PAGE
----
For instance, each output display terminal may be programmable to dynamically display a worker productivity history of each worker in the entire workshop, or of a specific worker in the work shop, in real-time, wherein the worker productivity history for each worker may include at least one of the following:

(a) information indicating work currently being performed by each worker;

(b) information indicating past work performed by each worker;

(c) information indicating future work that is scheduled to be performed by each worker.

Preferably, the worker productivity history for each worker may be displayable on the output display terminals in graphical format. In particular, the worker productivity history for each worker may be depicted in the form of columns which are comprised of sequences of blocks wherein each block in the sequence may represent a particular type of work performed, and, the duration of that type of work performed. The column associated with each worker may be charted against a time line such that the time spent by the worker in performing a particular block of work may be readily ascertained by visually comparing the block against the adjacent time line.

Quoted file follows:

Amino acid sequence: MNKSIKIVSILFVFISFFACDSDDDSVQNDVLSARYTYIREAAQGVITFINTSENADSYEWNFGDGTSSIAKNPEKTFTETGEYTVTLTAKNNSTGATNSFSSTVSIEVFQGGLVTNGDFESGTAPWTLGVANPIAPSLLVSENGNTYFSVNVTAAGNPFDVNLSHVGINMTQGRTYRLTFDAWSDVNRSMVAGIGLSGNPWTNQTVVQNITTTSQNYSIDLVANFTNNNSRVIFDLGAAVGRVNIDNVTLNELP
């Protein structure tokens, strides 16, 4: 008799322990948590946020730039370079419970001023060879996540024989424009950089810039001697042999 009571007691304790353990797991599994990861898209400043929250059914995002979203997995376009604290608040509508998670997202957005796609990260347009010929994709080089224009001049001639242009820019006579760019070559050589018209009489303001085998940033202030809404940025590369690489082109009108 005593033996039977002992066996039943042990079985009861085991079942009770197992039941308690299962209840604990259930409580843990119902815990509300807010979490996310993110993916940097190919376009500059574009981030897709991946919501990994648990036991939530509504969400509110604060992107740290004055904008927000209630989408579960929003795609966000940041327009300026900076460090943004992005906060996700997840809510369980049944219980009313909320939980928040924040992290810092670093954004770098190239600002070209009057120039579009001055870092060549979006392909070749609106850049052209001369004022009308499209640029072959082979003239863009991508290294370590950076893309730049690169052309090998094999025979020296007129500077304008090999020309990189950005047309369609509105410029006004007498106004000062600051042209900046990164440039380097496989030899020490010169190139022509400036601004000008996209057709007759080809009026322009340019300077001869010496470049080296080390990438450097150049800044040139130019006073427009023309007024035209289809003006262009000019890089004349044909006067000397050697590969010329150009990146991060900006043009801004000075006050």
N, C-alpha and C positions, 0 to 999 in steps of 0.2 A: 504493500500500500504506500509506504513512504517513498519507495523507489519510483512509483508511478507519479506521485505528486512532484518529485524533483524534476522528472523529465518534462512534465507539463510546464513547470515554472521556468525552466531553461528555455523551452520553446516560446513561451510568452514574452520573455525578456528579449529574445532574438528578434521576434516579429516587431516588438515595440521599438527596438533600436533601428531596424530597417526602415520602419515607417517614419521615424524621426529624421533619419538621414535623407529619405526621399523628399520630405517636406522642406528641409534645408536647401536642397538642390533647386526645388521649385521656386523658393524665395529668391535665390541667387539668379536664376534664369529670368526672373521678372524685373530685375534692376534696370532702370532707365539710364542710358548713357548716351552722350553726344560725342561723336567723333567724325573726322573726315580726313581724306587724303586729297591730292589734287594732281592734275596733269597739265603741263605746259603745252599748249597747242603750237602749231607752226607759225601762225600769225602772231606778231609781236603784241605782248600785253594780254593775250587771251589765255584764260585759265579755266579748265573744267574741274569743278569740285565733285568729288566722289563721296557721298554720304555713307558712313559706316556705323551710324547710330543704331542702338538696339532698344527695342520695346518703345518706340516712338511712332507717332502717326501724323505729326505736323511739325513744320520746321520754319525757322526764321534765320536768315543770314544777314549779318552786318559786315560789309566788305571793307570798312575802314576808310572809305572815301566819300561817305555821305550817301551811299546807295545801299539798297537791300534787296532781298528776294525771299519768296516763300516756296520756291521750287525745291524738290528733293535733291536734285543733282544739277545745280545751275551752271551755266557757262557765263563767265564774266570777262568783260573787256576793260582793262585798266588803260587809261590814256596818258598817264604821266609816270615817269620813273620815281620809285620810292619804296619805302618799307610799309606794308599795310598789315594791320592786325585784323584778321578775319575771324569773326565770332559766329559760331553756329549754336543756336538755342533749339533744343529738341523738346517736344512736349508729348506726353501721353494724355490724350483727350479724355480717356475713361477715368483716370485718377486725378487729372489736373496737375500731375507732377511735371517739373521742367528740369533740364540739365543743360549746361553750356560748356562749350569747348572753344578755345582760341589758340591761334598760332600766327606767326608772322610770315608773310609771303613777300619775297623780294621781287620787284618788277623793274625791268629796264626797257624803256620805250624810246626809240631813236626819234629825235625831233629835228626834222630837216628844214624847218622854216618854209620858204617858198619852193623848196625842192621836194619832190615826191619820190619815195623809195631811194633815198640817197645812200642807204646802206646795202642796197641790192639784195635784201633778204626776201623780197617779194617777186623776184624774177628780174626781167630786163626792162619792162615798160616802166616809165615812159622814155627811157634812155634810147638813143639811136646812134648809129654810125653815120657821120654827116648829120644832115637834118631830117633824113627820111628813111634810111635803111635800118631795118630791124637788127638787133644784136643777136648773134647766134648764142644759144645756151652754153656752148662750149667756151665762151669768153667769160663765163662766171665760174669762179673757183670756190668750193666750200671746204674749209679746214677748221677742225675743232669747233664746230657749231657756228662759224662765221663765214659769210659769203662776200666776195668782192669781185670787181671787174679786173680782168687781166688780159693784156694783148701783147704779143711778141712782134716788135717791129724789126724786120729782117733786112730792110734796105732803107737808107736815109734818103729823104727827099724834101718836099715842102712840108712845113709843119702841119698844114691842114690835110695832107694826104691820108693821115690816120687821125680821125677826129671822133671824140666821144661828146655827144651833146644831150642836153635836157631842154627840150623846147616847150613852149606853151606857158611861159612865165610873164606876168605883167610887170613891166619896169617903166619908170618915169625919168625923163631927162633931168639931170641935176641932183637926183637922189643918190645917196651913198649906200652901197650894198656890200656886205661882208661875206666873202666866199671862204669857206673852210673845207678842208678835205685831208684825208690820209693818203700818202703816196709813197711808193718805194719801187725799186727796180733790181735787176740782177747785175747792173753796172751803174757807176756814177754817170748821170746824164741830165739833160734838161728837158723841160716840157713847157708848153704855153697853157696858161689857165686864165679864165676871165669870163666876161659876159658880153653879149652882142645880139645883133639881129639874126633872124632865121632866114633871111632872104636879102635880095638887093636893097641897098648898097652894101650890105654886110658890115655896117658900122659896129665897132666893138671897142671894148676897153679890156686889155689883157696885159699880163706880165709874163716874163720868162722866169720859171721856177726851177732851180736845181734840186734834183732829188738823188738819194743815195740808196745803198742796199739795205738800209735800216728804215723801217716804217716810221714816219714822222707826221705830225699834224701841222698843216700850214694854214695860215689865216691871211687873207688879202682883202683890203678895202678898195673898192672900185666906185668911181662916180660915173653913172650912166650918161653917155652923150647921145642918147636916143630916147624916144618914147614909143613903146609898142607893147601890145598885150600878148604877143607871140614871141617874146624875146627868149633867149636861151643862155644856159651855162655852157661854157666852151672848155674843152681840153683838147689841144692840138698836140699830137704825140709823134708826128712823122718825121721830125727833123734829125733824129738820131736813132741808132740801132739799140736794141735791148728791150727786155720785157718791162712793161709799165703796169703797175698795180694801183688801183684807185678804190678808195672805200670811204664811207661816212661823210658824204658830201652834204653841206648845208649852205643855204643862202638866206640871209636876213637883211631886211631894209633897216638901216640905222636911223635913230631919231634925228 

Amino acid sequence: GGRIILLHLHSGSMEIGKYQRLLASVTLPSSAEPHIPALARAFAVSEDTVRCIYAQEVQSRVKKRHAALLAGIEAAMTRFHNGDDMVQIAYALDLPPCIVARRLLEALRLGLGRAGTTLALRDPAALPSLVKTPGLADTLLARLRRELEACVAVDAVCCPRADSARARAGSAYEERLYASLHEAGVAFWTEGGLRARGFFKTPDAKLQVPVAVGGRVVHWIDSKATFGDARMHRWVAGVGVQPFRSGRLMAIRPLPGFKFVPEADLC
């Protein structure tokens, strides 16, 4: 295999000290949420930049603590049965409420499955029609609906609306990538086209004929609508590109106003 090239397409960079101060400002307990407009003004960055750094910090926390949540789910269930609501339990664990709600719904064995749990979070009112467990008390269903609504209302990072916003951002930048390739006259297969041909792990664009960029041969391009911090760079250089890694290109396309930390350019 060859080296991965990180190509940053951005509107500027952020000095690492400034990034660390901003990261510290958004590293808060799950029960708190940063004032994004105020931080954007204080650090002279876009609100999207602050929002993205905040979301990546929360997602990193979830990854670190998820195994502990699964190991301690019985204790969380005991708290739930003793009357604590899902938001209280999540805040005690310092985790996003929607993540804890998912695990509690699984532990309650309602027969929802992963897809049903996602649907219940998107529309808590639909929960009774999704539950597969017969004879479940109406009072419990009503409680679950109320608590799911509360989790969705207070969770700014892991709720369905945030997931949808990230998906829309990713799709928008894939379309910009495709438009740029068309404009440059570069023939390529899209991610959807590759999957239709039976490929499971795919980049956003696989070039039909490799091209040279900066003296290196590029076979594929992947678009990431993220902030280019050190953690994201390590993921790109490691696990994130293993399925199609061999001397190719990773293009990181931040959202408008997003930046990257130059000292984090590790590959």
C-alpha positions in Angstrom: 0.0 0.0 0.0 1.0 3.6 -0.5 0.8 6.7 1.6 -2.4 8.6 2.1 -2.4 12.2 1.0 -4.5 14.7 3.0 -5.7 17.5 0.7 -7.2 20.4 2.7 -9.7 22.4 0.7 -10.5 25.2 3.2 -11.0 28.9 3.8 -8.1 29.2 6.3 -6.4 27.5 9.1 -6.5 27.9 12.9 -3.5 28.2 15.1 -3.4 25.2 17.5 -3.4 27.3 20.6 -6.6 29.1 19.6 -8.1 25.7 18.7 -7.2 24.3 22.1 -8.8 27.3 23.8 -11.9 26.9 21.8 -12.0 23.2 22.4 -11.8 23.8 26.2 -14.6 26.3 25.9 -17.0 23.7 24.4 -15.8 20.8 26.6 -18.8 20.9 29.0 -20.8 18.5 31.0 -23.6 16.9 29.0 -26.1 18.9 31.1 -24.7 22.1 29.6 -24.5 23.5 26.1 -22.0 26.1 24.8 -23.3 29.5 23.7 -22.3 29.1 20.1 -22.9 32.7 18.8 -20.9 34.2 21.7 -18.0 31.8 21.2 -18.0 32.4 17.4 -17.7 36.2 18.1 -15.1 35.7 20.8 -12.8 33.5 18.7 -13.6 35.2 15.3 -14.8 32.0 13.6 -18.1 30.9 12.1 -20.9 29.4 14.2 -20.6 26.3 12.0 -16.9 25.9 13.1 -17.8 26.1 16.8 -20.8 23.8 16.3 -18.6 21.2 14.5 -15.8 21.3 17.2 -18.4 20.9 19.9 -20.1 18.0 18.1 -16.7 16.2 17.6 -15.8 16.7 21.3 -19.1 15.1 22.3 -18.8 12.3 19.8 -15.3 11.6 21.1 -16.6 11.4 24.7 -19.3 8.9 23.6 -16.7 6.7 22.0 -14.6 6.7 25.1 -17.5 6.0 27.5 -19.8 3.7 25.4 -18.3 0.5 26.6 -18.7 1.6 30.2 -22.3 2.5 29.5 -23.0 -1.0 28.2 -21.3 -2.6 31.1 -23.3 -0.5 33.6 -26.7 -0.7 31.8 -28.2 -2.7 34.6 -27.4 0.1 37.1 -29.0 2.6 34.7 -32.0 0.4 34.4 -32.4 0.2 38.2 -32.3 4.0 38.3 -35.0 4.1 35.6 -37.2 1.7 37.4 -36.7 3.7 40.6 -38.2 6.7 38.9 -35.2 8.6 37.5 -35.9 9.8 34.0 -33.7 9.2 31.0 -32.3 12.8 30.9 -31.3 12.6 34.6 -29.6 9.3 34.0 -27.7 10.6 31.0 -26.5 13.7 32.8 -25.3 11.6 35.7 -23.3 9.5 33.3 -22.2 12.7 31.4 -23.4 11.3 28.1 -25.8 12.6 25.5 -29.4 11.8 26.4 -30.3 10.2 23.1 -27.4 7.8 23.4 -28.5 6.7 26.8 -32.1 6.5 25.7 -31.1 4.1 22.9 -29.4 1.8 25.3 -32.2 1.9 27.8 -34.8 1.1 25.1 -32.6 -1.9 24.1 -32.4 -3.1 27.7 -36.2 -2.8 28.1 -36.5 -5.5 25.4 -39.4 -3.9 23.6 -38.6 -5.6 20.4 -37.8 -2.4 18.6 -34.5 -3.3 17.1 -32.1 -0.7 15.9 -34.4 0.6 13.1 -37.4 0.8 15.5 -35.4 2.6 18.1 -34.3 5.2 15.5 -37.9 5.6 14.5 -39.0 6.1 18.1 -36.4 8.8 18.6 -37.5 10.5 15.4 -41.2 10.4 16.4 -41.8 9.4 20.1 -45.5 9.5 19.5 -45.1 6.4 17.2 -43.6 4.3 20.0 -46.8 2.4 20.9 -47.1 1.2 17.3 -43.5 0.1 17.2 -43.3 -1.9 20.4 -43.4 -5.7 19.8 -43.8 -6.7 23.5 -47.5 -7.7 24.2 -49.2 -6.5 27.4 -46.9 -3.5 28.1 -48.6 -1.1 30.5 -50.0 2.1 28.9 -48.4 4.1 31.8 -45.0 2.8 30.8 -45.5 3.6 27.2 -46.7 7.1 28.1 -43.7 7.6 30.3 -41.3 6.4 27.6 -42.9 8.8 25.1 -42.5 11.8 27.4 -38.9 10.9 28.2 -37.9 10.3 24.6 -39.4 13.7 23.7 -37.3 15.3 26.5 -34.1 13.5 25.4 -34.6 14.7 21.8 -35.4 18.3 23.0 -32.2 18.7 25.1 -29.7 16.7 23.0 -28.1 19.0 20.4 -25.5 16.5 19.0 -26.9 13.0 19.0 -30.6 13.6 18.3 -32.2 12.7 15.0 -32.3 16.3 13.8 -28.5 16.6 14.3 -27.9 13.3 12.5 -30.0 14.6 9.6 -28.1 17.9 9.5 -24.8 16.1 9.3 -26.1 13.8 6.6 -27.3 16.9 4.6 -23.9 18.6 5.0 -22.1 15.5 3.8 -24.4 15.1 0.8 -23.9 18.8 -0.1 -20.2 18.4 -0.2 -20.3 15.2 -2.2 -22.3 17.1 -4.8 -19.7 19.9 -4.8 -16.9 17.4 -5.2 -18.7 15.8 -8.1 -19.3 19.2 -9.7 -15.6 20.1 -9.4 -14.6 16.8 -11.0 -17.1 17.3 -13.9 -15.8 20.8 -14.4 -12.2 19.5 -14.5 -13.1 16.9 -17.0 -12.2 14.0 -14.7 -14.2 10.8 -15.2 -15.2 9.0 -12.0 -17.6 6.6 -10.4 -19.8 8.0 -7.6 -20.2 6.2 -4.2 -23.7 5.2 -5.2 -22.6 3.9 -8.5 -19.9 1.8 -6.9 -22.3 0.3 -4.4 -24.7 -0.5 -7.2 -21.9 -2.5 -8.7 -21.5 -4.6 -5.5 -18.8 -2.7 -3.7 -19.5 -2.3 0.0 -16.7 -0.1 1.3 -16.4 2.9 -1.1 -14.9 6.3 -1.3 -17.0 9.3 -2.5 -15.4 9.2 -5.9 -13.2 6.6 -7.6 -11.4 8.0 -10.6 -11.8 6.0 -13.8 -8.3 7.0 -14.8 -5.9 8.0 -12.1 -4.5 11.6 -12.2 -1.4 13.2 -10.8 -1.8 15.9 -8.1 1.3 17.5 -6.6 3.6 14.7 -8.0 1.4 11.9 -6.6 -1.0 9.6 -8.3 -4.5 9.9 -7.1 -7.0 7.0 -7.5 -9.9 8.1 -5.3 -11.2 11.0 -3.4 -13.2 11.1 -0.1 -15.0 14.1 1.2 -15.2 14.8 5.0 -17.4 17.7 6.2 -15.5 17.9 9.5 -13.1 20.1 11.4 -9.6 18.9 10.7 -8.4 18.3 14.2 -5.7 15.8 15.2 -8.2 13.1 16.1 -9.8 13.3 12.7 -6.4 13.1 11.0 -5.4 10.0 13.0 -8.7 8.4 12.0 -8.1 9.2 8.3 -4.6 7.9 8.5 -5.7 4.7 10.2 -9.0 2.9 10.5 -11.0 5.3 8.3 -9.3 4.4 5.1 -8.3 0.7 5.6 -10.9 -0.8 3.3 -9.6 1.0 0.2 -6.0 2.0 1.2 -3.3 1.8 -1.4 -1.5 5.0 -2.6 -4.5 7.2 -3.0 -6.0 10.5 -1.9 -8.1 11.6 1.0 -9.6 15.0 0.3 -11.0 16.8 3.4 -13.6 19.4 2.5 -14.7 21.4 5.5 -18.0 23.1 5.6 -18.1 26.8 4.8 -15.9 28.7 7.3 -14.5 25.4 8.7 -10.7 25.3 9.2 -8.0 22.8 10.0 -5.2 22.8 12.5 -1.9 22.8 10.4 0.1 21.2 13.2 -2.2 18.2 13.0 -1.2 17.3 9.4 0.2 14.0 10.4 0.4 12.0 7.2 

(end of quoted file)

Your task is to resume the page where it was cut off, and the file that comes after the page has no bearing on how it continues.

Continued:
The nature of the work that is indicated by a particular block in a column may be represented in terms of a colour characteristic. For instance, the block may be coloured green to indicate that the work was considered to be "productive" work, or "red" to indicate that the work was considered to be "non-productive" work.

Typically, each block in a column may be interactive whereby, by clicking on the block with a mouse cursor for instance, further detailed information relating to that block of work may be displayed on to the output display terminal. For instance, the further information may indicate a specific duration of the block of work, the start and finish times of the block of work, the identity of the vehicle that was being worked upon, information identifying the customer, and, an indication of the actual expected time that should be taken to complete this type of work, amongst other things.

The information that is used to chart the columns in the worker productivity history graphs on each output display terminal, may be obtained by workers periodically entering information concerning work orders currently being performed, work orders completed and so on.